Lent is a time of giving of ourselves
This coming Wednesday is Ash Wednesday, the beginning of the liturgical season of Lent. These forty days of increased prayer, almsgiving, and fasting prepare us for the Easter celebration of Jesus Christ risen from the dead and living among us. With Jesus Christ and his Church, by virtue of our baptism, we can share in the Risen Lord’s ministry of redeeming the world.
Jesus wants us to enter into the desert with him where he gave himself completely over to God the Father by leaving everything else behind. For forty days he prayed and fasted, and by doing these three things he showed us how to overcome the temptations of the world, the devil, and our own broken nature.
By giving of himself completely to our Heavenly Father, Jesus was able to leave the video games, lattes and TV shows behind. Okay, you’re right, Jesus did not have those things, but he gave up all the comforts and entertainment of his day and age to increase his relationship, humanly speaking, with God the Father.
By this desert experience of giving of himself completely to God, prayer and fasting, at the beginning of his public ministry, Jesus showed us how to over-come our vices and how to work on our virtues by cooperating with God the Holy Spirit.
In today’s Gospel we read how Jesus’ complete self-gift to the Father and others overcomes all sin and death, hatred and revenge, for Jesus himself is the gift of love, reconciliation and peace. Because we are baptized into him, we share in his redeeming plan and he calls us to follow him radically: “… I say to you, love your enemies and pray for those who persecute you, that you may be children of your heavenly Father, for he makes his sun rise on the bad and the good… For if you love those who love you, what recompense will you have? ….And if you greet your brothers only, what is unusual about that? Do not the pagans do the same? So be perfect, just as your heavenly Father is perfect.” Cf. Mt. 5:38-48.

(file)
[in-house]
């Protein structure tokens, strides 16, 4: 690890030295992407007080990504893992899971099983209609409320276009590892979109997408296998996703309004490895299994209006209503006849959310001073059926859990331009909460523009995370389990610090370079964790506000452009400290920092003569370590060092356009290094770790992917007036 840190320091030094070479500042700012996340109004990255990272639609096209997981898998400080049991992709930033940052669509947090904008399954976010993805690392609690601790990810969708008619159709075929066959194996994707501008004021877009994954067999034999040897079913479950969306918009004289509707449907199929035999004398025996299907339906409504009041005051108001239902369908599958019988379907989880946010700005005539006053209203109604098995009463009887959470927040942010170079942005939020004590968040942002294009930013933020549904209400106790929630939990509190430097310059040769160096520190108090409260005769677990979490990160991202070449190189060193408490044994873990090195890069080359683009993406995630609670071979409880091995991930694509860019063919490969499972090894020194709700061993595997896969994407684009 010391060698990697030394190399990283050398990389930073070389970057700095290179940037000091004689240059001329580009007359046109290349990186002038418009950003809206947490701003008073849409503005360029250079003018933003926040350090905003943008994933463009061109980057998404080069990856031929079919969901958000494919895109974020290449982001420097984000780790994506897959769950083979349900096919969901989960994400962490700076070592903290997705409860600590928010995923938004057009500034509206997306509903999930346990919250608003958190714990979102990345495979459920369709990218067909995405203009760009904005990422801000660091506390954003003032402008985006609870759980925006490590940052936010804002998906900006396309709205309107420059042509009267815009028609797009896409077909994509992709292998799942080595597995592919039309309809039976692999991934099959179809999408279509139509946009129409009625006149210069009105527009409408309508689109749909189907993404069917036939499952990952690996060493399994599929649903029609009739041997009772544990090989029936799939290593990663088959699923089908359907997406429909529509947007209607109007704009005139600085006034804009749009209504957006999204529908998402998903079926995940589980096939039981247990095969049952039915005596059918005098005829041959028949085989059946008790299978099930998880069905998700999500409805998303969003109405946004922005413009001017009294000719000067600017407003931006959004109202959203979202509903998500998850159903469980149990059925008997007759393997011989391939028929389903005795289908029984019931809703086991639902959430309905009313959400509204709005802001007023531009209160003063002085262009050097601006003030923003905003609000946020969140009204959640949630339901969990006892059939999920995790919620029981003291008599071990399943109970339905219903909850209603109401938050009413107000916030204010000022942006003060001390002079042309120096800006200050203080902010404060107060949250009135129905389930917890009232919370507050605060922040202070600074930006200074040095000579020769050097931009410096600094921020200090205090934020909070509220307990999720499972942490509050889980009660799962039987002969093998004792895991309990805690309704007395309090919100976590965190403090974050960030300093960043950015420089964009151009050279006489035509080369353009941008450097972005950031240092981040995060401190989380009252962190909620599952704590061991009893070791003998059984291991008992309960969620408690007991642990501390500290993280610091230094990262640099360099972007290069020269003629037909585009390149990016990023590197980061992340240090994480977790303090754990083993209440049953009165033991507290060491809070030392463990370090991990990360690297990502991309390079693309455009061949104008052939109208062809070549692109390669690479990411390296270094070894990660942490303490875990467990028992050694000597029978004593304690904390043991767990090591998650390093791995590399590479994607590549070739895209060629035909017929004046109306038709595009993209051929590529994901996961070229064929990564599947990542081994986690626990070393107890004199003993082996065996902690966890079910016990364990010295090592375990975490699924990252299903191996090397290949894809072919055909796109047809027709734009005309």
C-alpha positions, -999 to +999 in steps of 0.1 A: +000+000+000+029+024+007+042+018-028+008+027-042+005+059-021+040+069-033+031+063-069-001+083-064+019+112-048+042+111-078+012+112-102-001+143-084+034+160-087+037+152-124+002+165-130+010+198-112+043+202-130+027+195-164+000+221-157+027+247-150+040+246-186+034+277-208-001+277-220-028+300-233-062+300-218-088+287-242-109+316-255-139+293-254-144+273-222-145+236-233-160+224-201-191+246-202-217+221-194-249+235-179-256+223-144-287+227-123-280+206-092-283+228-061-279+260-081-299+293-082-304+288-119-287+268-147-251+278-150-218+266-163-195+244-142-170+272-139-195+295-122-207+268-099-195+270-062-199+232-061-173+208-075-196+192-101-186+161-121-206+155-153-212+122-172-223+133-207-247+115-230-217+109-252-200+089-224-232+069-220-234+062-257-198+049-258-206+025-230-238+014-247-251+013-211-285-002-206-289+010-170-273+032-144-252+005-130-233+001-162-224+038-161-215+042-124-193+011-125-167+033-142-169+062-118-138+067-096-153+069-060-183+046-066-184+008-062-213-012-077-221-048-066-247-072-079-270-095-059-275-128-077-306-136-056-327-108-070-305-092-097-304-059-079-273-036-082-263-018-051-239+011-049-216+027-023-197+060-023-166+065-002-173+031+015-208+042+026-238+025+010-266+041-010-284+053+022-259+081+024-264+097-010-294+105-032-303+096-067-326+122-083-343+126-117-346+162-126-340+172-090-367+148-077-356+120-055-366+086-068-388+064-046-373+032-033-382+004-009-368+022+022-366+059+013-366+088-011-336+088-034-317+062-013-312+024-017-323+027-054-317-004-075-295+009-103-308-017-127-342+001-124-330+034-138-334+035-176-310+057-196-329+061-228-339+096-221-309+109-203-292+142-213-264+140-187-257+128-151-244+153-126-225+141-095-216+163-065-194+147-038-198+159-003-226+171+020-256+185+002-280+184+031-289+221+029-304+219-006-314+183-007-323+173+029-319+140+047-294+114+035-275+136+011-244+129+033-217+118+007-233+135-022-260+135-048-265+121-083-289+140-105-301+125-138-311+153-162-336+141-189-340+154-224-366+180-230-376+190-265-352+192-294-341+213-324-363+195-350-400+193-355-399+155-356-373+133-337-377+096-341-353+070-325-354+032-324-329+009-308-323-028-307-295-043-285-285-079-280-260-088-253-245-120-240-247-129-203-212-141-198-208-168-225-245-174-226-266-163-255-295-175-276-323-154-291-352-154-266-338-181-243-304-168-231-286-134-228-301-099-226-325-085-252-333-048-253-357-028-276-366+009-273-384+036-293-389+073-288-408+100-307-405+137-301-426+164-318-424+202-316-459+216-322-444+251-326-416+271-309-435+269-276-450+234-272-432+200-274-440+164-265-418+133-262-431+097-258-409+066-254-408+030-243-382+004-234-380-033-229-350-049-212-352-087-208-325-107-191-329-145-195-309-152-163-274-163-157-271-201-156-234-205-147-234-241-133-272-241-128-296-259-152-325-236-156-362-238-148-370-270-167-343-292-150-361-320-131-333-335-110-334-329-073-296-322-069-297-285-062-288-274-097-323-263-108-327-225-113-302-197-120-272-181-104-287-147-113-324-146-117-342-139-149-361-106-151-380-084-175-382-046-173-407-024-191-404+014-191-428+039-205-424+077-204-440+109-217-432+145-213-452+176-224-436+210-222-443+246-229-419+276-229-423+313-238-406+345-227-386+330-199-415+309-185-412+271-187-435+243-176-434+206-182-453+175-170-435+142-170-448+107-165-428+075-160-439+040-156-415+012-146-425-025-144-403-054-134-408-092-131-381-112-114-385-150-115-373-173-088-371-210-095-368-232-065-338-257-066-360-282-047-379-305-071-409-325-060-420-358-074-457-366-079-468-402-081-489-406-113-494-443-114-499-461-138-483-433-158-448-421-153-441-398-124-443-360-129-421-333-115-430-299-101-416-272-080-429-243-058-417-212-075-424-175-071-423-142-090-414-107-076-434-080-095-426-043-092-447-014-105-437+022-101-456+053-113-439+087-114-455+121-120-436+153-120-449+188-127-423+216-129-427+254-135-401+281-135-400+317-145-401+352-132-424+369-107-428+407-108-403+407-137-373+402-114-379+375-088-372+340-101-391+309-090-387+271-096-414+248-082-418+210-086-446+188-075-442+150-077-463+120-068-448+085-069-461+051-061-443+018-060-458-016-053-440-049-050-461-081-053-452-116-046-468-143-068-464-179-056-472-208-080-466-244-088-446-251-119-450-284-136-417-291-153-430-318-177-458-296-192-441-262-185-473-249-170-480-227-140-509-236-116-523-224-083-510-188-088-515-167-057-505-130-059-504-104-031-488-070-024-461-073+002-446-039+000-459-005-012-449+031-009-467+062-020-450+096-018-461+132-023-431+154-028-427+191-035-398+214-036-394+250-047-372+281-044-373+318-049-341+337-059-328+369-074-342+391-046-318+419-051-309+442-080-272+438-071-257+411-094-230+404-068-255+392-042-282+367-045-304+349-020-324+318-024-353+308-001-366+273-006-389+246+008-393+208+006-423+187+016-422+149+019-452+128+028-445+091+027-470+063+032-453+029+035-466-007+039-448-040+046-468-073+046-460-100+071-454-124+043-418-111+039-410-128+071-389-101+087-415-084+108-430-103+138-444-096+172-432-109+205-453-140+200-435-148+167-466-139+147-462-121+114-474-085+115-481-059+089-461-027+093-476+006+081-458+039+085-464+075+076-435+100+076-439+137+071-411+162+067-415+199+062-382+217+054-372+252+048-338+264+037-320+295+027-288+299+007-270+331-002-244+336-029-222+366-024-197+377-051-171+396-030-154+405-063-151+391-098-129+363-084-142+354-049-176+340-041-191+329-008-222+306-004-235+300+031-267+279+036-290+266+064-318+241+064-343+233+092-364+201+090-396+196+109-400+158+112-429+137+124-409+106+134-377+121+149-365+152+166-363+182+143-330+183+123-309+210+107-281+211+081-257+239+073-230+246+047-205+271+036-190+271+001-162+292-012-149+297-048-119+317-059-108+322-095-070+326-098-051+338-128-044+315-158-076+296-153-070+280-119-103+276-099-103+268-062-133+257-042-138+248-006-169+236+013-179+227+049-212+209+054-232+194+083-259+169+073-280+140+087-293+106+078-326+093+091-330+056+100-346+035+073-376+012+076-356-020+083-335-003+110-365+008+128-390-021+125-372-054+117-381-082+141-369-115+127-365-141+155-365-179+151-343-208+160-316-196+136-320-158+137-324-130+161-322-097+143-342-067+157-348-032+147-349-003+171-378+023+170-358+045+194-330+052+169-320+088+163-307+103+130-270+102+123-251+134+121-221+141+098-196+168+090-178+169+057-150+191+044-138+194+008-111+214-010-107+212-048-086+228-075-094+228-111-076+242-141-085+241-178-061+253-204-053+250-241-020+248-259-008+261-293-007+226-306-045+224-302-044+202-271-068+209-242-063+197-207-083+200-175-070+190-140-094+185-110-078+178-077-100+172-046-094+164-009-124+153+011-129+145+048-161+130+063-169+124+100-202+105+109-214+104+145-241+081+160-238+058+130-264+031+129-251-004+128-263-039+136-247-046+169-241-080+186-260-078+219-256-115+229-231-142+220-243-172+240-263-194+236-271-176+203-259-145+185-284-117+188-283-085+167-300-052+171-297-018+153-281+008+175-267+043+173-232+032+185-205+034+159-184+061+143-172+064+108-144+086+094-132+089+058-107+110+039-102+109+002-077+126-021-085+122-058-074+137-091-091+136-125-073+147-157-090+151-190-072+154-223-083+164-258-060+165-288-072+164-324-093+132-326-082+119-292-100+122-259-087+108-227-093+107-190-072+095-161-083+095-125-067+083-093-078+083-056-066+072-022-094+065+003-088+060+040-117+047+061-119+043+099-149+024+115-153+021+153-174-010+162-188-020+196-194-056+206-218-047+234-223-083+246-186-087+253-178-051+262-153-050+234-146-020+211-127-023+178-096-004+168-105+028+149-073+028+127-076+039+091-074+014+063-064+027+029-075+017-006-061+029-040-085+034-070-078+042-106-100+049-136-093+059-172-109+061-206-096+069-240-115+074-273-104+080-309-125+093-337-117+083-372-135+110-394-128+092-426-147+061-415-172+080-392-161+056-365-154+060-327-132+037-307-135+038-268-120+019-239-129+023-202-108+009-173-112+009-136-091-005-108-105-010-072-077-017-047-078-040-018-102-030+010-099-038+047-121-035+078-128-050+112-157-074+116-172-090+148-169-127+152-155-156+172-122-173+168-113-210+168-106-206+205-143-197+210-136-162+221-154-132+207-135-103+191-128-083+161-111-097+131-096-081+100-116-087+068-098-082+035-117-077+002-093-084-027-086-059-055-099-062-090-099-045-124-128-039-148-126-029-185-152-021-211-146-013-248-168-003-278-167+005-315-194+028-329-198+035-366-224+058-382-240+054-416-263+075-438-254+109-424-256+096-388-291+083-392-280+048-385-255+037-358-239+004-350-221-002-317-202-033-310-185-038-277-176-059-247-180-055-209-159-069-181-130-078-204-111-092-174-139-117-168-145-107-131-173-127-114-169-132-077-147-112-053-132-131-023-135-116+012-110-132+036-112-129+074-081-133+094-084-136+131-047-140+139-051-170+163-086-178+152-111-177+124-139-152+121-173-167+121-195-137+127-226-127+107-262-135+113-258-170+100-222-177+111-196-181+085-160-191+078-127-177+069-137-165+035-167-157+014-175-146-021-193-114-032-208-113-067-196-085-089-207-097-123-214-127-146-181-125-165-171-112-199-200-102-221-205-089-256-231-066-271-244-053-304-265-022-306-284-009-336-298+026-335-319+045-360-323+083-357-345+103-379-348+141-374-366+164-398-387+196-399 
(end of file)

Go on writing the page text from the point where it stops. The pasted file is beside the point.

Here are some examples of how participating in Jesus’ redeeming love and forgiveness might look like:
A young woman received her paycheck and gave 5% to her parish, but then placed another $20.00 into the votive candles and lit one for each of her six family members. She then knelt and prayed an Our Father and Hail Mary for each family member, holding them in her heart.
God repaid her by giving her a sense of peace and joy that her prayers are being used by God to bless her family, as well as increasing supernatural grace in her soul to deepen her share in God’s work of redemption. She felt inspired to fast from TV and invite family and friends to confession and Stations of the Cross. It was her best Lent ever.
A middle-aged man was asked by his Spiritual Director to practice saying to himself “Jesus mercy” any time conflict would come his way. He especially practiced this over Lent by calling to mind the times he could have said “Jesus mercy” at work, at home, even at his son’s sporting events.
At work he noticed tension rising between two co-workers who would often conflict with each other. He began to say interiorly, “Jesus mercy,” “Jesus mercy,” “Jesus mercy,” and the conflict subsided and the two apologized and worked to clear up any misun-derstanding.
Because that co-worker brought Jesus’ mercy into the workplace through his prayers, the employees were able to keep their focus on their goals and their work prospered. That business was able to help sponsor the mission work of a nearby Catholic Church.
When we follow Jesus Christ into these forty days of Lent by dying to our selfishness (that is what the ashes symbolize) and living for God and others by increasing our gift of self to God through prayer, alms-giving and fasting, God will reward us now and give us the eternal and ultimate reward of heaven.
Peace in Christ,
Fr. Thomas McCabe